“Savior, Breathe an Evening Blessing”

"Thou shalt not be afraid for the terror by night…" (Ps. 91.5)

     INTRO.: A hymn which asks God’s blessings to be with us through the night is "Savior, Breathe An Evening Blessing" (#94 in Hymns for Worship Revised and #283 in Sacred Selections for the Church). The text was written by James Edmeston, who was born in Wapping near London, England, on Sept. 10, 1791. Although the grandson of an Independent minister, Samuel Brewer, fairly early in life he became a member of the Anglican Church and continued with that communion, in later years serving as a churchwarden. As a result of his education, he became a celebrated London architect and surveyor, a vocation which he followed from 1816 until his death, and was also a loyal supporter and frequent visitor of the London Orphan Asylum. Since he was particularly fond of children, many of his 2,000 hymns were intended for use in Sunday school.

     For many years it was Edmeston’s practice to provide a hymn each week to be used at his family’s devotions every Sunday. Others of his hymns were produced for cottage prayer meetings. Reading Salte’s Travels in Abyssinia, modern day Ethiopia, he was especially impressed with the statement, "At night their short evening hymn…’Jesus, forgive us,’ stole through the camp." As a result, he set down these words. The hymn was first published in his Sacred Lyrics of 1820. Its first publication as a hymn was in the 1833 Christian Psalmody edited by Edward H. Bickersteth, father of hymnwriter Edward Henry Bickersteth (1825-1906).  It has been called one of the finest evening hymns in the English language. Edmeston, whose hymns were published in a total of seven volumes, along with five other books of poetry, died at Homerton, England, on Jan. 7, 1867.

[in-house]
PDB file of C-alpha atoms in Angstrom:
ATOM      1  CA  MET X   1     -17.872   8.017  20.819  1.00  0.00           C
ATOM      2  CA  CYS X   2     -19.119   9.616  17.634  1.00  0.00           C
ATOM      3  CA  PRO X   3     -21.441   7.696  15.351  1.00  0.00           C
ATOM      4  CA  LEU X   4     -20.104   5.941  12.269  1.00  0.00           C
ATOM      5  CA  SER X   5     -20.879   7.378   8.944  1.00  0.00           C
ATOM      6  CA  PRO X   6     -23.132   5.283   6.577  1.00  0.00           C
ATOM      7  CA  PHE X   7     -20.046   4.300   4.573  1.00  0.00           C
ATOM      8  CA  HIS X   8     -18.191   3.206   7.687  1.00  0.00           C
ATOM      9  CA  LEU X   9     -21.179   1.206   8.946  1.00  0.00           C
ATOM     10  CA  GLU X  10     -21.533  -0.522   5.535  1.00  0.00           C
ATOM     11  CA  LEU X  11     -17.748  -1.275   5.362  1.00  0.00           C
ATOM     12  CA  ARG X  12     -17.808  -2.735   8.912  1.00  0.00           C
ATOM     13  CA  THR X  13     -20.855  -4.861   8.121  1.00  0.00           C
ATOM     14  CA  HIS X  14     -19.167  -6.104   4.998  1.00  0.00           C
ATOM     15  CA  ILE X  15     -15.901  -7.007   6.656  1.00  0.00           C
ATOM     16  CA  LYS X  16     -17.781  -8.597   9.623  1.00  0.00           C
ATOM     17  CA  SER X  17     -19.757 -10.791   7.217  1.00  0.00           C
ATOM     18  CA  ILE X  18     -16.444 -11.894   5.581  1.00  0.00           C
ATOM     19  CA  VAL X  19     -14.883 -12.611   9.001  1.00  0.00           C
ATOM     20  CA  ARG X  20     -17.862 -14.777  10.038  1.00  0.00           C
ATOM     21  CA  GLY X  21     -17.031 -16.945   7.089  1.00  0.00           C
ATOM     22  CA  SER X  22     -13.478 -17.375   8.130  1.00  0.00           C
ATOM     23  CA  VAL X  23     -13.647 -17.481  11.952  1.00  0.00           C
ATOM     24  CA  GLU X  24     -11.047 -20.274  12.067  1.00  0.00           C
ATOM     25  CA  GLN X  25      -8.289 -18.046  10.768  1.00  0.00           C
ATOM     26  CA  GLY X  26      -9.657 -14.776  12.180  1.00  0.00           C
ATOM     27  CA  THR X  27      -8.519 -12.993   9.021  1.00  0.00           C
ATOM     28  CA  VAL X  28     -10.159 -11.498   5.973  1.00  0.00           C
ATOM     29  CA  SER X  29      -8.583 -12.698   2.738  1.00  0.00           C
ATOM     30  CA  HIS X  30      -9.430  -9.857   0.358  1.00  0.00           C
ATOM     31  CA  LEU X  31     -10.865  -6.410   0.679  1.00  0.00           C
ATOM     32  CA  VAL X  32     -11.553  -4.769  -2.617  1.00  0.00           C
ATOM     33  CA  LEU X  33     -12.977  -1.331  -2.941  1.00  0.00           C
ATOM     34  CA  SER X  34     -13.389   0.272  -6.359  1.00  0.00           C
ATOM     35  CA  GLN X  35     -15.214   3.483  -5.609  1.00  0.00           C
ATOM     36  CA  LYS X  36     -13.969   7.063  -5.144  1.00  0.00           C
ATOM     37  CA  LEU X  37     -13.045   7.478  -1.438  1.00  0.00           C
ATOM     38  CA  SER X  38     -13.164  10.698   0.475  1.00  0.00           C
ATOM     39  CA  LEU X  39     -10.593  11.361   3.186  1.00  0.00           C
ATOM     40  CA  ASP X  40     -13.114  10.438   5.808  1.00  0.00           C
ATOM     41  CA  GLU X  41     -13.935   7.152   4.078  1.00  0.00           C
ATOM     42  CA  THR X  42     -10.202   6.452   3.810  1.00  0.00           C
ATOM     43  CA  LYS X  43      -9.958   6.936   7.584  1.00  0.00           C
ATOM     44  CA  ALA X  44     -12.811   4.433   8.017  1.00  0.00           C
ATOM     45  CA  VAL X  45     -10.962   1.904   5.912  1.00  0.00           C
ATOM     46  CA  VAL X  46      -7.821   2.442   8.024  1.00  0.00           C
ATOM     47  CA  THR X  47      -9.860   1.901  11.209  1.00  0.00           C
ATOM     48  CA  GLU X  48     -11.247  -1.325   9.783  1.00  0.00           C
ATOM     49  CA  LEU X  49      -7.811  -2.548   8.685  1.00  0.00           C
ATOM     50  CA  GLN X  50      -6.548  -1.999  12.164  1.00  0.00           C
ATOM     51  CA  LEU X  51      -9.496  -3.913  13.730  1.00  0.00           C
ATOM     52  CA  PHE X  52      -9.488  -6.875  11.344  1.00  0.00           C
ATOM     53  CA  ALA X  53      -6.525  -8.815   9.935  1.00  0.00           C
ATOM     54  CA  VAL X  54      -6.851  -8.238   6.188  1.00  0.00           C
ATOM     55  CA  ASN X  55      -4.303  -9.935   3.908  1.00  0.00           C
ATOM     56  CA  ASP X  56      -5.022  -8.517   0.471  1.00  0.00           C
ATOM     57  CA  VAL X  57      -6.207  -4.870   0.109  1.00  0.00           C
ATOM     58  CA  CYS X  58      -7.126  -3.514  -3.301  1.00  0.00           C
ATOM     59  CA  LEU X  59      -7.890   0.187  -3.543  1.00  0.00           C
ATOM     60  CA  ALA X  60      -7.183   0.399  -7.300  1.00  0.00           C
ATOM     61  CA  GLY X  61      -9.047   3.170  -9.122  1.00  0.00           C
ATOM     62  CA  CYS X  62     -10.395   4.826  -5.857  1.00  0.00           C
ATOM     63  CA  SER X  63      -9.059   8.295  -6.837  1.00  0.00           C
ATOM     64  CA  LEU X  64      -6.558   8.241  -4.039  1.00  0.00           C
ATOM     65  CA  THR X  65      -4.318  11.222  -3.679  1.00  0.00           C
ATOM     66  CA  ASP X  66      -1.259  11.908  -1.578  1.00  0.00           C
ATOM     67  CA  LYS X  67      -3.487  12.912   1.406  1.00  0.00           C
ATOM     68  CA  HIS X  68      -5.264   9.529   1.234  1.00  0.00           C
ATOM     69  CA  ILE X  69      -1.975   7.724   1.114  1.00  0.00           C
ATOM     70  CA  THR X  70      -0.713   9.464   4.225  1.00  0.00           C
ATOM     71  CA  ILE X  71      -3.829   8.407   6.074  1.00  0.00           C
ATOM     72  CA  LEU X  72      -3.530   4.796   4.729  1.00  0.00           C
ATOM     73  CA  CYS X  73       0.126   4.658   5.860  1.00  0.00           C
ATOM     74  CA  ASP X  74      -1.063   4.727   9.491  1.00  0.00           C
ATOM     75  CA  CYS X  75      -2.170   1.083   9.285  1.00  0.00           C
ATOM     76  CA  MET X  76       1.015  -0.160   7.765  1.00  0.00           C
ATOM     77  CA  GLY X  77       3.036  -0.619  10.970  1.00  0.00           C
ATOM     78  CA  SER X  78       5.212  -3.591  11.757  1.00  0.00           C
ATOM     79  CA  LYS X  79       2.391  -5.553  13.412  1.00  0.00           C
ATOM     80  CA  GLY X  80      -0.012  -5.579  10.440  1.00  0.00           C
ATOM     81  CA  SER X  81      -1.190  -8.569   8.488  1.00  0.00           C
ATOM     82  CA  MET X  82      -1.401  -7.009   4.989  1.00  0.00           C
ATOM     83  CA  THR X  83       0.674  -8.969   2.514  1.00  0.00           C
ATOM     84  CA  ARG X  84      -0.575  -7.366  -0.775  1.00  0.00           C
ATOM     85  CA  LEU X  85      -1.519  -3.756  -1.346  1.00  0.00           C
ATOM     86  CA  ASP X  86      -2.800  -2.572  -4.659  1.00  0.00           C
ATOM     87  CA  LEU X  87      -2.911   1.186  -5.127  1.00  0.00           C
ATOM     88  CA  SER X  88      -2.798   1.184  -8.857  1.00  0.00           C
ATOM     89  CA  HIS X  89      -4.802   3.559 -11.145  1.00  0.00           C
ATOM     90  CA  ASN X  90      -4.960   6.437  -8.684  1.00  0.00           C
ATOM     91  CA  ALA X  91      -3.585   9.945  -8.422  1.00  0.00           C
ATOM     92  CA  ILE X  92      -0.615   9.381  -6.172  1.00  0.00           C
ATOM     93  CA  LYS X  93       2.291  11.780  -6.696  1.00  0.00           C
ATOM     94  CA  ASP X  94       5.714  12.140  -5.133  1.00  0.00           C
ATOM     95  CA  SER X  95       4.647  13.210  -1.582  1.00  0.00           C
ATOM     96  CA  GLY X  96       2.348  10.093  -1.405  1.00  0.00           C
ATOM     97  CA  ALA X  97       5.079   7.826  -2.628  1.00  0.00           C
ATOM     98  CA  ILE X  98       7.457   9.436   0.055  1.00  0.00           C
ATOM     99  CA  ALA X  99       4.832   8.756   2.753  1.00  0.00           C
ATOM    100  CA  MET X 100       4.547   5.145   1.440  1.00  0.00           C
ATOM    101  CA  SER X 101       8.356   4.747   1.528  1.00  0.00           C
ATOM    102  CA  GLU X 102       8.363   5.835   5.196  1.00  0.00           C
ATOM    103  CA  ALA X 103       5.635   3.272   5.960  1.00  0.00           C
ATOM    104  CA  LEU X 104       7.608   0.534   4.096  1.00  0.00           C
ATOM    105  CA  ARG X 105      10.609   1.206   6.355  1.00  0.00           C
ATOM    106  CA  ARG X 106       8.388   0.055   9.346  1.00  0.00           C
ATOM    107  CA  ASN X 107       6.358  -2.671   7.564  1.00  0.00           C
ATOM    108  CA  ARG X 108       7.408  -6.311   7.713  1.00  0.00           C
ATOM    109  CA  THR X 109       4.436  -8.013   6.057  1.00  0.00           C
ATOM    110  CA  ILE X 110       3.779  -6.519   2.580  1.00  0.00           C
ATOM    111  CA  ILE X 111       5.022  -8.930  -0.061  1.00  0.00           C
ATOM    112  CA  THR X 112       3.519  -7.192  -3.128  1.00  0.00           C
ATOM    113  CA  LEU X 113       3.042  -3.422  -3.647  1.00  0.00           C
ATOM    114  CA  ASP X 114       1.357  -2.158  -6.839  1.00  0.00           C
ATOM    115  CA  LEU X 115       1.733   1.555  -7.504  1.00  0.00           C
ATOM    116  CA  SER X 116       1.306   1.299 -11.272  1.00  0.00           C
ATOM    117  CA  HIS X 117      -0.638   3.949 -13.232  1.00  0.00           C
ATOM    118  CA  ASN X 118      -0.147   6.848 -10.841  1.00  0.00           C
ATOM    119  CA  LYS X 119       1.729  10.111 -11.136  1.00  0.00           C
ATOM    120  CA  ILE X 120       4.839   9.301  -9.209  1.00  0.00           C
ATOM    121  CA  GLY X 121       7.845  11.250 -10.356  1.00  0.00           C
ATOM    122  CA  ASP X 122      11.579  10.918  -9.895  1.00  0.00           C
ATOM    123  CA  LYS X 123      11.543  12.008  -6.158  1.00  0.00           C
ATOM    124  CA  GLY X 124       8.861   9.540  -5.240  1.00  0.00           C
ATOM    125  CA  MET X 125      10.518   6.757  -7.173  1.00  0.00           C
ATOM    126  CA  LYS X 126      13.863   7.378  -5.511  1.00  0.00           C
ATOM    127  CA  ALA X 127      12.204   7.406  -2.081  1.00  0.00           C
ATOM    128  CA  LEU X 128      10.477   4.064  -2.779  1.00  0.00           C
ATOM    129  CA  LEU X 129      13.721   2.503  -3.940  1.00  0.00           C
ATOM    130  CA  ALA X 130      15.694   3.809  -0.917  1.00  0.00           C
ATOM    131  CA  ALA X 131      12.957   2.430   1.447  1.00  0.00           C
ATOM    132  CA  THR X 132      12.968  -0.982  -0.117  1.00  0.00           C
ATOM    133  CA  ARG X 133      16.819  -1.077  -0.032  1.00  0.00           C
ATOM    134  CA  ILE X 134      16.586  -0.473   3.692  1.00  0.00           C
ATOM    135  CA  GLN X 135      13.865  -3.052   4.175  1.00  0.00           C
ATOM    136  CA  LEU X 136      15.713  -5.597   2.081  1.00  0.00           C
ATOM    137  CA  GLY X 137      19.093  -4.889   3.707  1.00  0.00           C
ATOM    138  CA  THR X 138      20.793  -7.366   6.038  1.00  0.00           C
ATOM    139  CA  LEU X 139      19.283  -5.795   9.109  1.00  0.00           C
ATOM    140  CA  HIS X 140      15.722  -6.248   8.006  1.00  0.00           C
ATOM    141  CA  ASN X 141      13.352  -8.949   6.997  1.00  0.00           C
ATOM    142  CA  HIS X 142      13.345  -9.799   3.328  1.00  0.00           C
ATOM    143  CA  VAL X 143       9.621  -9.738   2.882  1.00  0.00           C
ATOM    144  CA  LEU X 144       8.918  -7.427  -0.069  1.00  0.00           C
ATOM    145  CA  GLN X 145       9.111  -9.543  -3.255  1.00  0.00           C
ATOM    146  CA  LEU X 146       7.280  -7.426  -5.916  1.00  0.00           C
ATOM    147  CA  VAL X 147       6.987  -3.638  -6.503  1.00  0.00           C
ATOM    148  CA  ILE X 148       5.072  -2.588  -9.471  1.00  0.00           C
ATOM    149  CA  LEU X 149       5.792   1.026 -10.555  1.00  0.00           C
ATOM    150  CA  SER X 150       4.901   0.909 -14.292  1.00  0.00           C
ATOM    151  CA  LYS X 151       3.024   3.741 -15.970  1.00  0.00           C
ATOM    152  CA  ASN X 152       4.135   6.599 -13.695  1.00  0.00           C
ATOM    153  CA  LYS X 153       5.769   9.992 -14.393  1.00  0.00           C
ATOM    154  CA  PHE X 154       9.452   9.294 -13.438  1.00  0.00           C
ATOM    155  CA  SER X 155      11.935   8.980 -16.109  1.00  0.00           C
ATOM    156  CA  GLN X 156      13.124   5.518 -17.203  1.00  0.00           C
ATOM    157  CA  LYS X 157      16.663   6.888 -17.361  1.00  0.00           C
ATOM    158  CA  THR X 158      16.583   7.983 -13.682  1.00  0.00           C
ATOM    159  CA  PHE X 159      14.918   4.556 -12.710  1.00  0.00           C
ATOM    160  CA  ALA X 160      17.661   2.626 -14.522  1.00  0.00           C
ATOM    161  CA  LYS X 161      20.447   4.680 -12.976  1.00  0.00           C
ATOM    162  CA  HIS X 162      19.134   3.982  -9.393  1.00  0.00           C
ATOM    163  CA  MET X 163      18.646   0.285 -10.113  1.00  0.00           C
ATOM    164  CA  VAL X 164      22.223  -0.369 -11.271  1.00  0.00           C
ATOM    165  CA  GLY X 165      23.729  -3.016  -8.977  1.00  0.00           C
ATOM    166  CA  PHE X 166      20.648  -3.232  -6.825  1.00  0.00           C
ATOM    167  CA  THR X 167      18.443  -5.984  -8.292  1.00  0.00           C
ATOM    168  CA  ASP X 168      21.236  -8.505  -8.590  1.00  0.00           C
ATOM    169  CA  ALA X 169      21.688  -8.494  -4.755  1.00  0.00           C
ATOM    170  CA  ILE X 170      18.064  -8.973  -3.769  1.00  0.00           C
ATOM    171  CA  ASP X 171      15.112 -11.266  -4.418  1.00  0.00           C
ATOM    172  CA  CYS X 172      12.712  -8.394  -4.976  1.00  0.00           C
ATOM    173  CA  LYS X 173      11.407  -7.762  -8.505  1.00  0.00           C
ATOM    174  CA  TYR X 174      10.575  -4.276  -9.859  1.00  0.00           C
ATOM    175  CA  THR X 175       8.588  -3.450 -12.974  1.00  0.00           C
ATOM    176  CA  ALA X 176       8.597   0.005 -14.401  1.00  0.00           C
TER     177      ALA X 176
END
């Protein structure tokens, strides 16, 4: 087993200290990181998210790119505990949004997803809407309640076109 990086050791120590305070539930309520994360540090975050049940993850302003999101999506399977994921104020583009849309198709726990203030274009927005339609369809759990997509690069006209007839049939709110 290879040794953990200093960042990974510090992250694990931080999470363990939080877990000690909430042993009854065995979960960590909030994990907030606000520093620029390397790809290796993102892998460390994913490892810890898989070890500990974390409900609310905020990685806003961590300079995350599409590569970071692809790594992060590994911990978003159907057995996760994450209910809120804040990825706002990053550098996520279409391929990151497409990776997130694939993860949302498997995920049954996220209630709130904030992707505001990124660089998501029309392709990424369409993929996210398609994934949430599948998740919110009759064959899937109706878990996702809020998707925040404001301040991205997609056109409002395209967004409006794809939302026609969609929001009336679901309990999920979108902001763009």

The tune (Evening Prayer) was composed by George Coles Stebbins (1846-1945). It was originally produced in 1876 as a response to be sung after prayer at the morning services of the Tremont Temple Baptist Church in Boston, MA, while he was the song director there. Two years later, while engaged in evangelistic services at Providence, RI, he discovered the appropriateness of Edmeston’s text with his tune. It was first published with these words in the 1878 Gospel Hymns No. 3 which Stebbins edited along with Ira David Sankey (1840-1908) and James McGranahan (1840-1907). In his work Story of the Gospel Hymns, Sankey later cited a report by Miss Helen Knox Strain that this hymn was sung by the Woman’s Union Missionary Society in Shanghai, China, during the Boxer Rebellion.

     Among hymnbooks published by members of the Lord’s church during the twentieth century for use in churches of Christ, it appeared in the 1921 Great Songs of the Church (No. 1) and the 1937 Great Songs of the Church No. 2 both edited by E. L. Jorgenson; the 1948 Christian Hymns No. 2 and the 1966 Christian Hymns No. 3 both edited by L. O. Sanderson; the 1963 Abiding Hymns edited by Robert C. Welch; and the 1963 Christian Hymnal edited by J. Nelson Slater.  Today, it may be found in the 1971 Songs of the Church, the 1990 Songs of the Church 21st C. Ed., and the 1994 Songs of Faith and Praise all edited by Alton H. Howard; the 1978/1983 Church Gospel Songs and Hymns edited by V. E. Howard; the 1986 Great Songs Revised edited by Forrest M. McCann; and the 1992 Praise for the Lord edited by John P. Wiegand; in addition to Hymns for Worship, Sacred Selections, and the 2007 Sacred Songs of the Church edited by William D. Jeffcoat.

     The words of this hymn are so simple that they really need no detailed explanation.

I. Stanza 1 is a petition suitable for a bedside prayer
"Savior, breathe an evening blessing Ere repose our spirits seal;
Sin and want we come confessing: Thou canst save and Thou canst heal."
 A. Before we lay ourselves down at night, we should go to God in prayer and ask Him to bless us as His inheritance: Ps. 28.9